Thursday, March 5, 2009
One-quarter of Vancouver's female sex trade workers infected with HIV
VANCOUVER Twenty-six per cent of Vancouver's female sex trade workers are infected with HIV, as are 17 per cent of the city's injection-drug users, a new B.C. study shows.
The study, by researchers at the B.C. Centre for Excellence in HIV/AIDS and published in the Harm Reduction Journal, is the first in Canada to estimate the per-capita prevalence ranges for high risk groups, using United Nations/World Health Organization software, 2006 Statistics Canada data and other sources such as population surveys.
Gay men, the local population of which is said to be 20,000, including male sex trade workers, have an estimated HIV prevalence rate of 15 per cent.
The overall prevalence of HIV in Vancouver is about 1.21 per cent, six times higher than the national rate.
"Drugs and sex are the preferred routes for transmission. Female sex trade workers get paid more money for having unprotected sex with johns," explained co-author Dr. Julio Montaner, who is president of the International AIDS Society and head of the division of HIV/AIDS at the University of B.C.
There are up to 520 female sex trade workers in Vancouver. Montaner, asked if the high HIV prevalence among prostitutes should trigger a warning to visitors during the 2010 Olympics, said:
"I don't want to jump on the Olympics bandwagon with this. There should be public advisories everywhere about this, not just because of the Olympics. People who avail themselves to this industry should know you better watch out.
"At home, tourists and transients may behave like star citizens and then, when people go to places like Vancouver, Vegas or Thailand, they party it up," he said.
Dr. Patricia Daly, chief medical health officer for Vancouver Coastal Health, said she had not yet read the report, so she couldn't say whether a targeted public health campaign for those who pay or trade for sex is required.
"Our message has always been that you should assume sex trade workers are HIV positive," Daly said.
"It is a high-risk activity for all kinds of infections and therefore you need to practise safe sex.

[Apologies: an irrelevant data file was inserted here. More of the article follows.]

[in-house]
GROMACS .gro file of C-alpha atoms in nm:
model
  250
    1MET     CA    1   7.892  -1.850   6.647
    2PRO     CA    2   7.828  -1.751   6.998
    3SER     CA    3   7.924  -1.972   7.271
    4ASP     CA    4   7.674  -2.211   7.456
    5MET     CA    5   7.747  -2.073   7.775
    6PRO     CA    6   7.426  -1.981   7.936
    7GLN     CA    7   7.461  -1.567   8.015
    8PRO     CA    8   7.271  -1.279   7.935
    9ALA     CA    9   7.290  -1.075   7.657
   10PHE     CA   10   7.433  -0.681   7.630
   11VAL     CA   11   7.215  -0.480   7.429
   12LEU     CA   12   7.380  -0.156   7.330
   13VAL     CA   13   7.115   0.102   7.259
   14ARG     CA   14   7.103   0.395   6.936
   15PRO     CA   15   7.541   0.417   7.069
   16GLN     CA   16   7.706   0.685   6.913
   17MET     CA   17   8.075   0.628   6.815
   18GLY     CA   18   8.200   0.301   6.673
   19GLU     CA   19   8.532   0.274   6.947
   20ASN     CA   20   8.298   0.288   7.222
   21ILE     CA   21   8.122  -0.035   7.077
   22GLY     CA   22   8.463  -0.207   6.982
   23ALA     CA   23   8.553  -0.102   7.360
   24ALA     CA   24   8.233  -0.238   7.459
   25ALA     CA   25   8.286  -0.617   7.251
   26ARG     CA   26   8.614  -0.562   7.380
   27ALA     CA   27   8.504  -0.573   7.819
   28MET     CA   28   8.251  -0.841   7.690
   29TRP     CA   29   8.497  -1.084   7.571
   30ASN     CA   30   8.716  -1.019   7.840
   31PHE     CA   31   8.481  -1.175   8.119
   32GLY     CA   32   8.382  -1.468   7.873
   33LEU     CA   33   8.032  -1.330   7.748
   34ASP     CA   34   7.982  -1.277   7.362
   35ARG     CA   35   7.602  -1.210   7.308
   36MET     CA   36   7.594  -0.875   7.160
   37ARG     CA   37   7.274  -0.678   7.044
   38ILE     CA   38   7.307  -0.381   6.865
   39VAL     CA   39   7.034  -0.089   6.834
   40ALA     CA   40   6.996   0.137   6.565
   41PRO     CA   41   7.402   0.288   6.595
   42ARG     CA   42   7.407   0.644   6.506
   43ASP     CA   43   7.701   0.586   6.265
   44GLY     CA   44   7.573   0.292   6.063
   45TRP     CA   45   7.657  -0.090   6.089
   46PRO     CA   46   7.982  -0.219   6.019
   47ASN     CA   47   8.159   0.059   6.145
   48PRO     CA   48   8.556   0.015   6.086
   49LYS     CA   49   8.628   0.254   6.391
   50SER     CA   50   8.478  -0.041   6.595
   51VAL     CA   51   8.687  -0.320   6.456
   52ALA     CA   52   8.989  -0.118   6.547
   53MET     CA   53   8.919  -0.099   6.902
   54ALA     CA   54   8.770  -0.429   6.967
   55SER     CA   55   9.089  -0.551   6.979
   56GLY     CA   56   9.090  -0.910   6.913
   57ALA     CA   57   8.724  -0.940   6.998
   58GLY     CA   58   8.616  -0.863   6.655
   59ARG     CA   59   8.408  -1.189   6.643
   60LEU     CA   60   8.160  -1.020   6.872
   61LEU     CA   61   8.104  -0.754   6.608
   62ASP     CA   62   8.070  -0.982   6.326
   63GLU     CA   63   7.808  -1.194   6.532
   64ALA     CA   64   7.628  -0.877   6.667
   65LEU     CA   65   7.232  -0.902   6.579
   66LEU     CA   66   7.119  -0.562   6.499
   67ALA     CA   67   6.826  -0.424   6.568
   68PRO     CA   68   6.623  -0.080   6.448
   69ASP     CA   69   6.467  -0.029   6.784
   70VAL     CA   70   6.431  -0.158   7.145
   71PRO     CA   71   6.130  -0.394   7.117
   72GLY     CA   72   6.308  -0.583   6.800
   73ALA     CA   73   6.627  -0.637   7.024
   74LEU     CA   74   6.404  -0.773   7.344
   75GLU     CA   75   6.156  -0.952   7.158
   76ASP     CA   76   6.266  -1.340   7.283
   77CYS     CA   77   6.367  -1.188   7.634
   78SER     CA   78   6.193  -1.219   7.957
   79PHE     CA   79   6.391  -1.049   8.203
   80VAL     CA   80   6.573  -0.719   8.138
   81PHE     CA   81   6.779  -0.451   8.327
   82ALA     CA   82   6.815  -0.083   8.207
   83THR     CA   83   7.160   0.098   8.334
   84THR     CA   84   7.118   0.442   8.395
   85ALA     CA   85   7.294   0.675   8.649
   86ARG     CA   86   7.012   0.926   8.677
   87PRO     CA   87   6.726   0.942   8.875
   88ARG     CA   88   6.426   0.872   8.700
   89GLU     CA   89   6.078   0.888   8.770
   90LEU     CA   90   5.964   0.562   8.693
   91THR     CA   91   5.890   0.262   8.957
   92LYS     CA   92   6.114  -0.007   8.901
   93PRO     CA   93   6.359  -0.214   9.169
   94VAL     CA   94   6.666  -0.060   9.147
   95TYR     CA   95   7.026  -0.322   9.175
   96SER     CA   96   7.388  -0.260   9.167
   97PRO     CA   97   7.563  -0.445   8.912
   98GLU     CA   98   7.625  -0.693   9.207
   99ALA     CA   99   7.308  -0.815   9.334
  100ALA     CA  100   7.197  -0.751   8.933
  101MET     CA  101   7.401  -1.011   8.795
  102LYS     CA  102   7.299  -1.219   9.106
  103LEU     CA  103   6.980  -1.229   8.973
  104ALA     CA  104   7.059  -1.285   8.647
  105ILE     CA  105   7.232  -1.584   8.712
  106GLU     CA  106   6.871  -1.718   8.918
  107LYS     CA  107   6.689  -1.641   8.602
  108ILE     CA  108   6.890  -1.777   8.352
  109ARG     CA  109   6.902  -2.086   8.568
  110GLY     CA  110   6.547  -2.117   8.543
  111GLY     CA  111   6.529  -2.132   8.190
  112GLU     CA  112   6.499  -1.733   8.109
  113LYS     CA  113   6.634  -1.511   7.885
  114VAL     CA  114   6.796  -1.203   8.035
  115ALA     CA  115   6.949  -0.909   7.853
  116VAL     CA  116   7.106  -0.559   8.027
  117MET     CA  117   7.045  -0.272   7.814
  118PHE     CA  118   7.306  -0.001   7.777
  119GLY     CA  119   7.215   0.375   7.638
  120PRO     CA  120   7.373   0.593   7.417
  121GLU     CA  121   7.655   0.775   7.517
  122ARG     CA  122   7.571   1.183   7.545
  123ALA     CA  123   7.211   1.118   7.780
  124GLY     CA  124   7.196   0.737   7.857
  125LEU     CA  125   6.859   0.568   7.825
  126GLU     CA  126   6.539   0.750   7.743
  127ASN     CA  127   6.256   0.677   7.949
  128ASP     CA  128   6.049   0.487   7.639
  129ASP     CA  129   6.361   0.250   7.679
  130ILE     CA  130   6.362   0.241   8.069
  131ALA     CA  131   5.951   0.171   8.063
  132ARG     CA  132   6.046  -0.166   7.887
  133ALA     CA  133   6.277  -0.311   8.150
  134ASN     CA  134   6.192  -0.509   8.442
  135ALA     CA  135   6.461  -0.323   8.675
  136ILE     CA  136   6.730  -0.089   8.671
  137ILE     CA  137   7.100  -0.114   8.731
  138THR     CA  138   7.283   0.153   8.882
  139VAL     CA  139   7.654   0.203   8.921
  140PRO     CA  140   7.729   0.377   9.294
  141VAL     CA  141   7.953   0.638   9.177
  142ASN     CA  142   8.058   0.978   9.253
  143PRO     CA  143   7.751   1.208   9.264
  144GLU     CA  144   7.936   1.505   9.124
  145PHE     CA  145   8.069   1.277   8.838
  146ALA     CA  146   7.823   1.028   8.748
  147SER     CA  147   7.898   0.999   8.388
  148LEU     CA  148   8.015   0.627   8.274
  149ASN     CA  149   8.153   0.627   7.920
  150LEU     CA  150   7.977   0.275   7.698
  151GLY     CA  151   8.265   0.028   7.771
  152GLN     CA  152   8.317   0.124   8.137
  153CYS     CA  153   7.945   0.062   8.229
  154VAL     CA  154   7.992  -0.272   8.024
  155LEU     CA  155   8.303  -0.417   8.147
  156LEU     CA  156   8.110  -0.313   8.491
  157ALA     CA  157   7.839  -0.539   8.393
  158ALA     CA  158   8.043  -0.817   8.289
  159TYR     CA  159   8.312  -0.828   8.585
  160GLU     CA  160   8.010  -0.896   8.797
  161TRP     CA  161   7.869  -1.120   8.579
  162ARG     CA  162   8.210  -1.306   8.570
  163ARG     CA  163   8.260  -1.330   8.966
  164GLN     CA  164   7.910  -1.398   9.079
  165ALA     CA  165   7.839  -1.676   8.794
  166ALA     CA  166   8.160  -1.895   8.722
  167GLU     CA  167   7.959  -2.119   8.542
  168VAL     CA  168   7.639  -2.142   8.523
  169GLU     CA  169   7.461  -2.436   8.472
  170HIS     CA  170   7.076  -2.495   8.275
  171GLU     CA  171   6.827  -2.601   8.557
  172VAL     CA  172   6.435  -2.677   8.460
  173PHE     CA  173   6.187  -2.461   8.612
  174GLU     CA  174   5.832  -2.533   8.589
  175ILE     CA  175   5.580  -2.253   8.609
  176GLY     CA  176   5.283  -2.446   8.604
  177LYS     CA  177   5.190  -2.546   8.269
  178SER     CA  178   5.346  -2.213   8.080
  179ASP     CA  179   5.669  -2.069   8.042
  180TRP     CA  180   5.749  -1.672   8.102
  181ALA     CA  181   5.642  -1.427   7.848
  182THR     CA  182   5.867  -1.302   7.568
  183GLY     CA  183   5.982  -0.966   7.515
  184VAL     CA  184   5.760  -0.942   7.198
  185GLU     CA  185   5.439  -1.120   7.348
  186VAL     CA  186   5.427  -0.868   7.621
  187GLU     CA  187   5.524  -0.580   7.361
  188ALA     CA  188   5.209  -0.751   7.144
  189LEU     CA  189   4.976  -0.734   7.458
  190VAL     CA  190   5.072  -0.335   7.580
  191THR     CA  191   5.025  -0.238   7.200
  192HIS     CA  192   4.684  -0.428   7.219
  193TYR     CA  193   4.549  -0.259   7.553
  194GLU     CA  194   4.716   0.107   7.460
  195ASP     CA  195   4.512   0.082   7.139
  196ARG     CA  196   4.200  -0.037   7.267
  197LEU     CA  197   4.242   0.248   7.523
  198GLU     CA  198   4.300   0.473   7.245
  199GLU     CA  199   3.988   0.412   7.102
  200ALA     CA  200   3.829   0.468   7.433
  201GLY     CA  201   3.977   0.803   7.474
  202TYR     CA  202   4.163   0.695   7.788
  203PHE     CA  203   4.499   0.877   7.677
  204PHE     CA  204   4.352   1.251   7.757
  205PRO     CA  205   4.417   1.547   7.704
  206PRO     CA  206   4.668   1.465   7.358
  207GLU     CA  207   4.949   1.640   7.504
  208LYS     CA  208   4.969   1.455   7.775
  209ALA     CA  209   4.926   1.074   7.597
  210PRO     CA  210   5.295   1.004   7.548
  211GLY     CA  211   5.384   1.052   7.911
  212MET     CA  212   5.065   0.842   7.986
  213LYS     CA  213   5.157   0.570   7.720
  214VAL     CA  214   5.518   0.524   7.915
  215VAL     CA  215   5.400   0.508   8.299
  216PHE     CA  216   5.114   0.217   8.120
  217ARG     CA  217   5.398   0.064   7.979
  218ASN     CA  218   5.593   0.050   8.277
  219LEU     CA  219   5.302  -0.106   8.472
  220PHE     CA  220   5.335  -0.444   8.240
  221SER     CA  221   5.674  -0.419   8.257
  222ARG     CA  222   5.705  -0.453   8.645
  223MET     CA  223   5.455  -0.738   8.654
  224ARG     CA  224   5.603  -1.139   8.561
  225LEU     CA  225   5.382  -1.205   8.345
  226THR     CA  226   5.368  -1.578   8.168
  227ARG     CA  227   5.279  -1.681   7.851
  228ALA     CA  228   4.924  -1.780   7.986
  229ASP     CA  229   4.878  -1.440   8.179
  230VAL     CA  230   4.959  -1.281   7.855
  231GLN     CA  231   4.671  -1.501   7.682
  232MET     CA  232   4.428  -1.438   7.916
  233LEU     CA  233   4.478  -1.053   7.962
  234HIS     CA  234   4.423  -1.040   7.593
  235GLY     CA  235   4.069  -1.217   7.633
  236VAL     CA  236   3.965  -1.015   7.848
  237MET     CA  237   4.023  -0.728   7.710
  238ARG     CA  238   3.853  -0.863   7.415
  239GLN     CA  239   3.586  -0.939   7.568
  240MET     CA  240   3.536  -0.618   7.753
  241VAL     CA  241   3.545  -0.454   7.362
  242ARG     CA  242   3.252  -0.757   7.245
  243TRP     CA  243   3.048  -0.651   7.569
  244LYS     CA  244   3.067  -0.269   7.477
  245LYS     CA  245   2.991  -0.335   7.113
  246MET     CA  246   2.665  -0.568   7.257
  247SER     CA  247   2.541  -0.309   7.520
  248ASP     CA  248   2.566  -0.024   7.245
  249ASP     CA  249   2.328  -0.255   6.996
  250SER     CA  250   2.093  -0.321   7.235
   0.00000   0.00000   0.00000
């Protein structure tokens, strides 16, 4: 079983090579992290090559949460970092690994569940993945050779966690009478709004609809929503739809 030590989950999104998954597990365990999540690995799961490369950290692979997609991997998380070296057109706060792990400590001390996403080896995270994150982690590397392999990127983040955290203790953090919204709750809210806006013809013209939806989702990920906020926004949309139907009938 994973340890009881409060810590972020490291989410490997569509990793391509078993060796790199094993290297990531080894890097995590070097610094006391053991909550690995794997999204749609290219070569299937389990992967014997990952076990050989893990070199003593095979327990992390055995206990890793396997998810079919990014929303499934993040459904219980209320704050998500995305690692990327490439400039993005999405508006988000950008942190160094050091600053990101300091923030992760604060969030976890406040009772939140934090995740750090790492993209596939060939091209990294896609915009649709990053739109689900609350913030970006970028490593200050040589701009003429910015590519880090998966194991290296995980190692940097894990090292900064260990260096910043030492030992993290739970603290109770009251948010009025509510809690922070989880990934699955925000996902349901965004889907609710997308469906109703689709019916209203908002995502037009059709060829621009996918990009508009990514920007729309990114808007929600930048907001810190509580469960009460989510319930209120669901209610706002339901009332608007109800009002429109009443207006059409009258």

"During the Olympics, we are going to be distributing 100,000 condoms to athletes and hotels along with educational information. Whether it will specifically mention the sex trade I cannot say at this point," she said.
The high prevalence of HIV among female sex-trade workers is an emerging trend, given that in the 1980s, most infections were among gay men and in the second wave of the epidemic, injection drug users were hit hard.
"We always knew we had a significant problem, because of factors like our benign climate causing people to drift here, being a port city, and having so much poverty and so many homeless people on the Downtown Eastside," Montaner said, adding that it is difficult to know if men who buy sex from infected prostitutes are also getting infected.
"We don't have any way of accessing the johns to ask them those questions," he said. "And if we see them in our clinics, it's not like they volunteer if they got it that way. They would be more likely to report that they got it through having casual sex, or with multiple partners."
Montaner said HIV experts have made a pitch to the provincial government to "seek out and treat" HIV-infected individuals who are not on medications. It's estimated there are about 13,000 B.C. residents infected with HIV 11,000 males and 2,000 females but fewer than a third of them are taking such medications.
Montaner believes the number on medications should be more like 7,500. He said that would reduce the number of new infections each year from 400 to 300.
"The premier, the health minister and other government officials have been very supportive about this kind of progressive approach.
"But now with the economic downturn, we are in a waiting mode. We need an outreach program that brings treatment to the people, to make it more accessible," he said, referring to his vision of clinics in high-risk neighborhoods where such medications would be distributed.
Currently, the drugs are not taken by HIV-infected patients until their immune systems have deteriorated to a certain level. The delay-until-you-can-no-longer-delay approach is intended to save money and stall the potentially unpleasant side effects of medications. But it also means that untreated HIV patients can transmit infections.
Under another proposed strategy by Montaner's group, the "highly active antiretroviral therapy" (HAART) medications would be taken by infected patients far earlier in their disease process, so they wouldn't get the opportunity to transmit the disease.
HAART is said to be nearly 100-per-cent effective at preventing HIV by suppressing viral loads to undetectable levels and preventing people from developing full-blown AIDS by boosting the immune system. A report from the B.C. Centre for Disease Control shows that in 2007, there were only 61 full-blown AIDS cases in B.C, the lowest number since 1994, largely because of the availability of such lifesaving medications.
Sun Health Issues Reporter
Copyright © The Vancouver Sun
Created: March 10, 2009
Last modified: June 20, 2009
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